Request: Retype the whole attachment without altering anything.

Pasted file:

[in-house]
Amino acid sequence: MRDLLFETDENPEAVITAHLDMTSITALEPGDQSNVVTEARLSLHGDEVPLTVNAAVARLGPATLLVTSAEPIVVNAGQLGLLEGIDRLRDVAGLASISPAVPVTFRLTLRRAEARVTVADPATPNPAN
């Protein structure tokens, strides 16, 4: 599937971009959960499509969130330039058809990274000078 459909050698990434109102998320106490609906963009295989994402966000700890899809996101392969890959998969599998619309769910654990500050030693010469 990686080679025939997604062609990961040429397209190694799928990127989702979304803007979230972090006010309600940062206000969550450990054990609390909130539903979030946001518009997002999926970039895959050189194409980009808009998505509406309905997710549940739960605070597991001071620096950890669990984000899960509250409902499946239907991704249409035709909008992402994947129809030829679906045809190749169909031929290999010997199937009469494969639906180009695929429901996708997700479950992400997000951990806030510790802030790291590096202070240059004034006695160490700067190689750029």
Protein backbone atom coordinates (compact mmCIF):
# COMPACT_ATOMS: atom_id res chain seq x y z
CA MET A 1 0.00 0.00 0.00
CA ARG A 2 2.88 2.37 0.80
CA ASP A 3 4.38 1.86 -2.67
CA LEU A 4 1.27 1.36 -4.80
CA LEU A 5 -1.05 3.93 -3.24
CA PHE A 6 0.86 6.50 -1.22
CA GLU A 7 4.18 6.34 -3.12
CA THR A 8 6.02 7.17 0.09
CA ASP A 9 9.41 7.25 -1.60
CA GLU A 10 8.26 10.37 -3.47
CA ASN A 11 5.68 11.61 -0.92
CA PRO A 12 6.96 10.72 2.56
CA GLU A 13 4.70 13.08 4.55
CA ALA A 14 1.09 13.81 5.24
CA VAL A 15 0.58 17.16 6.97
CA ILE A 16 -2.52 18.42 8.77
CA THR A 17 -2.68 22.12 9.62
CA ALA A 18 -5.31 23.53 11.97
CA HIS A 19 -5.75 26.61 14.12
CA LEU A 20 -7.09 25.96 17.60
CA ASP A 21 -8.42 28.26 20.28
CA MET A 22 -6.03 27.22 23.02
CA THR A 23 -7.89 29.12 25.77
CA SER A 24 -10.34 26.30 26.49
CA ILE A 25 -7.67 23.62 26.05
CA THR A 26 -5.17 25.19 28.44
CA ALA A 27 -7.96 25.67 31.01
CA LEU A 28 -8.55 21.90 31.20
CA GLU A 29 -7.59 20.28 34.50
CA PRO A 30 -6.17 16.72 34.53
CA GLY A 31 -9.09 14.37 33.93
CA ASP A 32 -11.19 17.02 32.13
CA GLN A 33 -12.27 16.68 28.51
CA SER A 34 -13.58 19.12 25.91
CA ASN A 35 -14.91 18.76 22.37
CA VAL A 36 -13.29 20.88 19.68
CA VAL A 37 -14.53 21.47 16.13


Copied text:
[in-house]
Amino acid sequence: MRDLLFETDENPEAVITAHLDMTSITALEPGDQSNVVTEARLSLHGDEVPLTVNAAVARLGPATLLVTSAEPIVVNAGQLGLLEGIDRLRDVAGLASISPAVPVTFRLTLRRAEARVTVADPATPNPAN
């Protein structure tokens, strides 16, 4: 599937971009959960499509969130330039058809990274000078 459909050698990434109102998320106490609906963009295989994402966000700890899809996101392969890959998969599998619309769910654990500050030693010469 990686080679025939997604062609990961040429397209190694799928990127989702979304803007979230972090006010309600940062206000969550450990054990609390909130539903979030946001518009997002999926970039895959050189194409980009808009998505509406309905997710549940739960605070597991001071620096950890669990984000899960509250409902499946239907991704249409035709909008992402994947129809030829679906045809190749169909031929290999010997199937009469494969639906180009695929429901996708997700479950992400997000951990806030510790802030790291590096202070240059004034006695160490700067190689750029």
Protein backbone atom coordinates (compact mmCIF):
# COMPACT_ATOMS: atom_id res chain seq x y z
CA MET A 1 0.00 0.00 0.00
CA ARG A 2 2.88 2.37 0.80
CA ASP A 3 4.38 1.86 -2.67
CA LEU A 4 1.27 1.36 -4.80
CA LEU A 5 -1.05 3.93 -3.24
CA PHE A 6 0.86 6.50 -1.22
CA GLU A 7 4.18 6.34 -3.12
CA THR A 8 6.02 7.17 0.09
CA ASP A 9 9.41 7.25 -1.60
CA GLU A 10 8.26 10.37 -3.47
CA ASN A 11 5.68 11.61 -0.92
CA PRO A 12 6.96 10.72 2.56
CA GLU A 13 4.70 13.08 4.55
CA ALA A 14 1.09 13.81 5.24
CA VAL A 15 0.58 17.16 6.97
CA ILE A 16 -2.52 18.42 8.77
CA THR A 17 -2.68 22.12 9.62
CA ALA A 18 -5.31 23.53 11.97
CA HIS A 19 -5.75 26.61 14.12
CA LEU A 20 -7.09 25.96 17.60
CA ASP A 21 -8.42 28.26 20.28
CA MET A 22 -6.03 27.22 23.02
CA THR A 23 -7.89 29.12 25.77
CA SER A 24 -10.34 26.30 26.49
CA ILE A 25 -7.67 23.62 26.05
CA THR A 26 -5.17 25.19 28.44
CA ALA A 27 -7.96 25.67 31.01
CA LEU A 28 -8.55 21.90 31.20
CA GLU A 29 -7.59 20.28 34.50
CA PRO A 30 -6.17 16.72 34.53
CA GLY A 31 -9.09 14.37 33.93
CA ASP A 32 -11.19 17.02 32.13
CA GLN A 33 -12.27 16.68 28.51
CA SER A 34 -13.58 19.12 25.91
CA ASN A 35 -14.91 18.76 22.37
CA VAL A 36 -13.29 20.88 19.68
CA VAL A 37 -14.53 21.47 16.13